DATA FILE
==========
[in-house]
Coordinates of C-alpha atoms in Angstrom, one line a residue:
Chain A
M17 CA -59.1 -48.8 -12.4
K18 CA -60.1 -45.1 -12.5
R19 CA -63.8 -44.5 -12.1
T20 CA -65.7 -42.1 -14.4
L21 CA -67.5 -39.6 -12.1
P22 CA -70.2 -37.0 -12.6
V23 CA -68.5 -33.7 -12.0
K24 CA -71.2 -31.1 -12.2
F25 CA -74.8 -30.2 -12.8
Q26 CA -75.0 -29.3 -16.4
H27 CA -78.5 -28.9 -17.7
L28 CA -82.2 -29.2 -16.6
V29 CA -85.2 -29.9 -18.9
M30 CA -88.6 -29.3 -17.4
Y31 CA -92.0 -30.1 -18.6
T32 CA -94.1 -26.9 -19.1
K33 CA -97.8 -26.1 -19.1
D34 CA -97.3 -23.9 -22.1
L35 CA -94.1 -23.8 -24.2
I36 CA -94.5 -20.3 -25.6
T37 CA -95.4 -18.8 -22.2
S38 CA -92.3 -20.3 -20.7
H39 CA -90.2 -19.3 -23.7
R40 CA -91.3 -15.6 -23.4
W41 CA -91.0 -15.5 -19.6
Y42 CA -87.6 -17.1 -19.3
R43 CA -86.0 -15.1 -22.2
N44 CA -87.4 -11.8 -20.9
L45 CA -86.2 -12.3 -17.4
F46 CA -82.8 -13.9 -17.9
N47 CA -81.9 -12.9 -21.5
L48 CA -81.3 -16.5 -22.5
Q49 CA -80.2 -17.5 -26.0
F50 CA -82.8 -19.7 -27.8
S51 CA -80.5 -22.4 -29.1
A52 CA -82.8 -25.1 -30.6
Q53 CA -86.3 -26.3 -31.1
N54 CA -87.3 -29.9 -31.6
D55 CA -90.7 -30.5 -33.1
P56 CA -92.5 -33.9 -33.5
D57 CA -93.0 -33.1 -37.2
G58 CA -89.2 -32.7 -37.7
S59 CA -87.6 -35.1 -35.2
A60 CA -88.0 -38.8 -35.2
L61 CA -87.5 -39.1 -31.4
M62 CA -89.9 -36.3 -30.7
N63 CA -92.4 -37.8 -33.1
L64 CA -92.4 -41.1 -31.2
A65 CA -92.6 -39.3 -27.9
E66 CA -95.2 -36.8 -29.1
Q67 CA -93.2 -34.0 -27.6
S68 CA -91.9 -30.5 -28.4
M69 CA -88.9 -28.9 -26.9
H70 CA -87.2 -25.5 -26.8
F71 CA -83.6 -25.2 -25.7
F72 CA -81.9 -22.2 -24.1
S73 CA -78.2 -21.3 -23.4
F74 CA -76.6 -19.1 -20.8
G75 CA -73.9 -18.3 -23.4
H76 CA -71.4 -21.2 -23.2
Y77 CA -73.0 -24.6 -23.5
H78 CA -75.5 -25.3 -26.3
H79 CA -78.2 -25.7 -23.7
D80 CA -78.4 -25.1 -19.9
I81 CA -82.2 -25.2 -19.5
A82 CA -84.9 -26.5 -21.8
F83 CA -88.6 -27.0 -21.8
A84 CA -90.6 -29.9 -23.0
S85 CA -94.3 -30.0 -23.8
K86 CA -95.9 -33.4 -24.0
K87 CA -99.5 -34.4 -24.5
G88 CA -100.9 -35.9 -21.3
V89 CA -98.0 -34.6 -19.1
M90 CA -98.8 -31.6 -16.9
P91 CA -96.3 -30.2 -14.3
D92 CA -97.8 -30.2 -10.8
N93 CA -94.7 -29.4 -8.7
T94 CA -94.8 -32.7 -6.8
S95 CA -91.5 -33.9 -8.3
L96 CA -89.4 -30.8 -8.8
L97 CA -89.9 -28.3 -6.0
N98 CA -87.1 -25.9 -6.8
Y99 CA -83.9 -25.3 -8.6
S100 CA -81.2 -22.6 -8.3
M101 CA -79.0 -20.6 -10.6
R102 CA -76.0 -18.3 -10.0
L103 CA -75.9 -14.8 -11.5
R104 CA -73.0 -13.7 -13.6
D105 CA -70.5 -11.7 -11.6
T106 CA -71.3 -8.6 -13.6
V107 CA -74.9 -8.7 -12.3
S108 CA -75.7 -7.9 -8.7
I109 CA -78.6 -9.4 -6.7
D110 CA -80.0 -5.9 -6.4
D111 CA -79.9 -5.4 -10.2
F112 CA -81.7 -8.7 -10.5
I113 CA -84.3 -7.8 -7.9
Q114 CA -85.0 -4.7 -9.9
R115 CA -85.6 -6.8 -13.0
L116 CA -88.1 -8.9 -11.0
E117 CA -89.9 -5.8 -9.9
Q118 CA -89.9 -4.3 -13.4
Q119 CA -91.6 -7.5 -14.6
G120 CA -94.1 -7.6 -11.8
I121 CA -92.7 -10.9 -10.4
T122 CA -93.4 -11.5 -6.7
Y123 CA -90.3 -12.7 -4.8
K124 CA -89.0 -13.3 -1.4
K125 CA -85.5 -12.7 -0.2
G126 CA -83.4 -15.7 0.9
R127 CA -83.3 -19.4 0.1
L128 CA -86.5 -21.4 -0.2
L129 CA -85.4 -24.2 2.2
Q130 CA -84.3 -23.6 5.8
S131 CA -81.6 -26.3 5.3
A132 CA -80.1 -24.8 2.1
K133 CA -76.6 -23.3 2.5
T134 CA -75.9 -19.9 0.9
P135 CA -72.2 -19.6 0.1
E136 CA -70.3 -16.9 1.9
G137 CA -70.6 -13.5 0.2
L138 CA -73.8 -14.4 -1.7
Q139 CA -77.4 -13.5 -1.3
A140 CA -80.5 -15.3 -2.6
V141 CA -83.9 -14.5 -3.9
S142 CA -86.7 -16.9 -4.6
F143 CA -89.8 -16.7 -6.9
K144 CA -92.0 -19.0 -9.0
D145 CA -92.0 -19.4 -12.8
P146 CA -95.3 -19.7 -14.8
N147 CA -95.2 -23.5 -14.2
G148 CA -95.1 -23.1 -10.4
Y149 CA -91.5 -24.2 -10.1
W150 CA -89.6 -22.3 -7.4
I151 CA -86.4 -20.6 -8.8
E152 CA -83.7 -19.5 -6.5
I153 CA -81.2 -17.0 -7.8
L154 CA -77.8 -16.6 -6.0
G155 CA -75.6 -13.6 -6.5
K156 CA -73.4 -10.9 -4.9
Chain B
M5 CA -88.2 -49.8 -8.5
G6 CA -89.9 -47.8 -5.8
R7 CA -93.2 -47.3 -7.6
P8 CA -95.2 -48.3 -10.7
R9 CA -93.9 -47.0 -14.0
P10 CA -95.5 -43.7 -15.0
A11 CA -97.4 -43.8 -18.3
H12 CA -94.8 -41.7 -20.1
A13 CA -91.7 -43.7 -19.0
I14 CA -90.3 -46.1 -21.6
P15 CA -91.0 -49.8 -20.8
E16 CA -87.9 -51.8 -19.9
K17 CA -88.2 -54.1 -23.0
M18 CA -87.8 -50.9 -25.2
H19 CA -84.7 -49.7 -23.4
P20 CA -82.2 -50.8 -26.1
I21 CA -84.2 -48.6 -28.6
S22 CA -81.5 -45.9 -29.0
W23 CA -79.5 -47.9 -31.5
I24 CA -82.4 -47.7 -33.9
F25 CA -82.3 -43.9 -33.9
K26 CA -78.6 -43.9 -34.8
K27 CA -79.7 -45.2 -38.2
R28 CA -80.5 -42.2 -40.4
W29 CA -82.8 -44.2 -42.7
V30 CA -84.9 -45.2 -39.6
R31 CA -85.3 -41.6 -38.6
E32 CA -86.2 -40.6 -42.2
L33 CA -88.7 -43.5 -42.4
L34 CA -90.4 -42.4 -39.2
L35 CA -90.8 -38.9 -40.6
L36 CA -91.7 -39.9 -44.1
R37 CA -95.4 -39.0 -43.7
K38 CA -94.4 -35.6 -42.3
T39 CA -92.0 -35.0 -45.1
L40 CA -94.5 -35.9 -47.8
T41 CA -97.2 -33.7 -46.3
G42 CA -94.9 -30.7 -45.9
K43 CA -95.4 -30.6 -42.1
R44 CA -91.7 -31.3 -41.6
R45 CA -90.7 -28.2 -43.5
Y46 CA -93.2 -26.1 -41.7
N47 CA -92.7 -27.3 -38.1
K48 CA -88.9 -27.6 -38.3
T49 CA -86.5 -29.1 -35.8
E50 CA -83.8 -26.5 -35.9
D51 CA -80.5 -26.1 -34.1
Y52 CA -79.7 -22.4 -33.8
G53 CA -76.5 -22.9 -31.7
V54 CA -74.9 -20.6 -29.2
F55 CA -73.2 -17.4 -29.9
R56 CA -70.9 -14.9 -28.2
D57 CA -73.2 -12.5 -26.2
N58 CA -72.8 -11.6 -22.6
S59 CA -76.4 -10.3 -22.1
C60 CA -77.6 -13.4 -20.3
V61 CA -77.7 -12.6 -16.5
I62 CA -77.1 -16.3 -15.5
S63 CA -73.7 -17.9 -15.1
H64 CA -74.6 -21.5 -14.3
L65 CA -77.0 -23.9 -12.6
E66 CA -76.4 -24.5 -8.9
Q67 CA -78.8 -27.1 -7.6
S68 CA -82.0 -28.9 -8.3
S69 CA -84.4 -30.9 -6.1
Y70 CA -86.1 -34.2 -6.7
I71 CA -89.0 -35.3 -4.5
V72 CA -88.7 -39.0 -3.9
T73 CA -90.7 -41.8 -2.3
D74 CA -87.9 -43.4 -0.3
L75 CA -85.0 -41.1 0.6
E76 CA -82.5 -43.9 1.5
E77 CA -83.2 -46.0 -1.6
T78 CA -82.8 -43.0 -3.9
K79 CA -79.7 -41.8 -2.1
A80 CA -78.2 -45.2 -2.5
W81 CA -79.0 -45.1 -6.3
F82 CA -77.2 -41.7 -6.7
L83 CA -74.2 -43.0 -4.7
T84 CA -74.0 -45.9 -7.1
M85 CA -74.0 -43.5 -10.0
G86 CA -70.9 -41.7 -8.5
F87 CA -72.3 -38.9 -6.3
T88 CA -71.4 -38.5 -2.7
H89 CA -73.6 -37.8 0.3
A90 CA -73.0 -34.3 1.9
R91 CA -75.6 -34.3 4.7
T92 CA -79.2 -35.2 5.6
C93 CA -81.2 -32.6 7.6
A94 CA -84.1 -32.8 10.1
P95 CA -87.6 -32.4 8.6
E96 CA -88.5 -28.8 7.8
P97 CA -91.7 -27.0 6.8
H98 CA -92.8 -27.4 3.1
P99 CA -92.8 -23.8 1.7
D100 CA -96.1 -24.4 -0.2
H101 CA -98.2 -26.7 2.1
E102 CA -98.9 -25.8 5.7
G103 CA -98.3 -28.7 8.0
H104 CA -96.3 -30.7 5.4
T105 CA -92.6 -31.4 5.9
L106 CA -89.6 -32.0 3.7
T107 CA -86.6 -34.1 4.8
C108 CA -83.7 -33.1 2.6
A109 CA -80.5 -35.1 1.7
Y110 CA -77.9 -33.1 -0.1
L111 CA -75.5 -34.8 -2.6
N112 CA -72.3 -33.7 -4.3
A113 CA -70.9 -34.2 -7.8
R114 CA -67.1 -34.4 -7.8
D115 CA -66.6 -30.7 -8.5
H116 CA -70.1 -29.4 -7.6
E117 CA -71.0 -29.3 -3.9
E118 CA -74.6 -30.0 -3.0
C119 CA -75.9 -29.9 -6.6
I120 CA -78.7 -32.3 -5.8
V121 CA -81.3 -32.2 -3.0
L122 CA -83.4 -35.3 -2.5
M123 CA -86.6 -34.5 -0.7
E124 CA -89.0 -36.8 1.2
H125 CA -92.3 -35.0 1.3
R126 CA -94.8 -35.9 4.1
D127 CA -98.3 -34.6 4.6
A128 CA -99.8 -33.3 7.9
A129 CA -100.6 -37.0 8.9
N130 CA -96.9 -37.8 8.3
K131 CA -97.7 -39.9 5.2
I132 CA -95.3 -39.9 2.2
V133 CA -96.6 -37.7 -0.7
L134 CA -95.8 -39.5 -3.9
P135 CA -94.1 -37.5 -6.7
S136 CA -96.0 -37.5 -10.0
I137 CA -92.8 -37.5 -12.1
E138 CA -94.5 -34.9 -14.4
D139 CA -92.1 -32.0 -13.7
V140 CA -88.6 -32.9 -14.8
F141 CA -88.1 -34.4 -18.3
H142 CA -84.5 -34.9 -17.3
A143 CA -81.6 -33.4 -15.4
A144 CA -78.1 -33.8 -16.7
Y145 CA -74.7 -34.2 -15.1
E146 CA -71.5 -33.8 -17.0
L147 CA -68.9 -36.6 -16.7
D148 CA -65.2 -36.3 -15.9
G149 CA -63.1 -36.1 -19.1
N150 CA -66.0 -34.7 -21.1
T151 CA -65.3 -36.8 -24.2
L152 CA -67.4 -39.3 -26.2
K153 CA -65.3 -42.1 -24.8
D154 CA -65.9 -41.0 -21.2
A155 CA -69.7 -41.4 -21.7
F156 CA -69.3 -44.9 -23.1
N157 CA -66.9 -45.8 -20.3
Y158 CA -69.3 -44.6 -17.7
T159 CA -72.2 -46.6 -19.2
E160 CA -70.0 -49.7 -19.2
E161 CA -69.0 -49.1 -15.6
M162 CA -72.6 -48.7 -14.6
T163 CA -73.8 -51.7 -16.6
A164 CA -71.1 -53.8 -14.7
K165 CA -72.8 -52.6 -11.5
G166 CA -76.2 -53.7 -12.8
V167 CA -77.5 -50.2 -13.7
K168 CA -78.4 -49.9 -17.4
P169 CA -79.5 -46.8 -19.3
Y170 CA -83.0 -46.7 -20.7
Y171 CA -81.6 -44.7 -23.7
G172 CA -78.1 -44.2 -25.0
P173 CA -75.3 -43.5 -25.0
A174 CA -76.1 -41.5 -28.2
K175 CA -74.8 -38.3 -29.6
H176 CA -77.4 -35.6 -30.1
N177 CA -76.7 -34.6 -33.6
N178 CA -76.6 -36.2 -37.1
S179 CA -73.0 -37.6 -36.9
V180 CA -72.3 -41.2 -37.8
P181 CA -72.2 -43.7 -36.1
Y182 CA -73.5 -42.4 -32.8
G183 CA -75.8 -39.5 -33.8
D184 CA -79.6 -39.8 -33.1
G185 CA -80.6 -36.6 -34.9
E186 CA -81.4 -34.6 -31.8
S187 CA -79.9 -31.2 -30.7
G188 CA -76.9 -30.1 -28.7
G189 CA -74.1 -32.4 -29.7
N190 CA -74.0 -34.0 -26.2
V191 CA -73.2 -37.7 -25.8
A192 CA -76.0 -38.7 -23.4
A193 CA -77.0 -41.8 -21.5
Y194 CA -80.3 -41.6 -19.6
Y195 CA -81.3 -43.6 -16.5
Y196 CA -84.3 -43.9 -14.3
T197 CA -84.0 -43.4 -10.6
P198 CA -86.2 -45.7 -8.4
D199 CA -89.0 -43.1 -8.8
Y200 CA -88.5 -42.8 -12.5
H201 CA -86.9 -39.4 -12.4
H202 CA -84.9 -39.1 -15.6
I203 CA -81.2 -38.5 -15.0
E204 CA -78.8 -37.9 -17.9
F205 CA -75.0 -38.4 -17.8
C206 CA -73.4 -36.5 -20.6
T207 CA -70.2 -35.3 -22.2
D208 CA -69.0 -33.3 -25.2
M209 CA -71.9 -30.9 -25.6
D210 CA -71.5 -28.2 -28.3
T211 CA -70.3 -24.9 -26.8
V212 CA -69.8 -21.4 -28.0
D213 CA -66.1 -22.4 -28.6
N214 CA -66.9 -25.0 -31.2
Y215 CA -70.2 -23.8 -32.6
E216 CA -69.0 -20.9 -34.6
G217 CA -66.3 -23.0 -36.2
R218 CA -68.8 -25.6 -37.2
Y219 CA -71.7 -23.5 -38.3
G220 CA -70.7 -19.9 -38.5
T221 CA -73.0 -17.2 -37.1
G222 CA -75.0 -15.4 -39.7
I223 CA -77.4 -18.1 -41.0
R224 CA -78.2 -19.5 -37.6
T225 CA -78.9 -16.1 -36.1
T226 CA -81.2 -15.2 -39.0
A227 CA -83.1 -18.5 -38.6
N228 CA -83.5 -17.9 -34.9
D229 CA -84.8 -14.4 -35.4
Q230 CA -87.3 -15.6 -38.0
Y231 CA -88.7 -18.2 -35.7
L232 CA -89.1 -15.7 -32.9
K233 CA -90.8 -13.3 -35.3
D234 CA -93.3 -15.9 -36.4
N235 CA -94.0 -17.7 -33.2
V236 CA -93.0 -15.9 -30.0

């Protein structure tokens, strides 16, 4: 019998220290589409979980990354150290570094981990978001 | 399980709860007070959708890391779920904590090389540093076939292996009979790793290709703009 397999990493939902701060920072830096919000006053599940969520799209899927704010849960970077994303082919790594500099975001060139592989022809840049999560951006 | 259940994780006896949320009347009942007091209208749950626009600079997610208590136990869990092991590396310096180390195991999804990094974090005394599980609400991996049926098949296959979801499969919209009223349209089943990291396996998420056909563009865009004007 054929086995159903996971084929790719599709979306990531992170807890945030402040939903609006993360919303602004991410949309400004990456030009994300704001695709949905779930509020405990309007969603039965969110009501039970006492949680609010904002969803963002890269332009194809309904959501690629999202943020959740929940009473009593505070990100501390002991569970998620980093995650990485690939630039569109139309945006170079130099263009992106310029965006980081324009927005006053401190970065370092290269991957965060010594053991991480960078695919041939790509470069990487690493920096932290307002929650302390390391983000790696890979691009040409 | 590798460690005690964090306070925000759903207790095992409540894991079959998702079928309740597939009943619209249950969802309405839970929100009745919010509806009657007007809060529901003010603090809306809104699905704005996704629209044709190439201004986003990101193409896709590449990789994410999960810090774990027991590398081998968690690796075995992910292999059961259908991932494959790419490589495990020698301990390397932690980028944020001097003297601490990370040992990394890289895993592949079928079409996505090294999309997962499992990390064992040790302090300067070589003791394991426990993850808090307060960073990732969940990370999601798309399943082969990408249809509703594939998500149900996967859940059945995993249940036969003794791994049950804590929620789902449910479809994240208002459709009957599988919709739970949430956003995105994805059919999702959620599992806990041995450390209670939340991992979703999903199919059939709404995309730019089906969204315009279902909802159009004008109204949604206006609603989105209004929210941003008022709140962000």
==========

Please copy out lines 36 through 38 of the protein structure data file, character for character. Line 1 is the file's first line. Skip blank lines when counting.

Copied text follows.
Q49 CA -80.2 -17.5 -26.0
F50 CA -82.8 -19.7 -27.8
S51 CA -80.5 -22.4 -29.1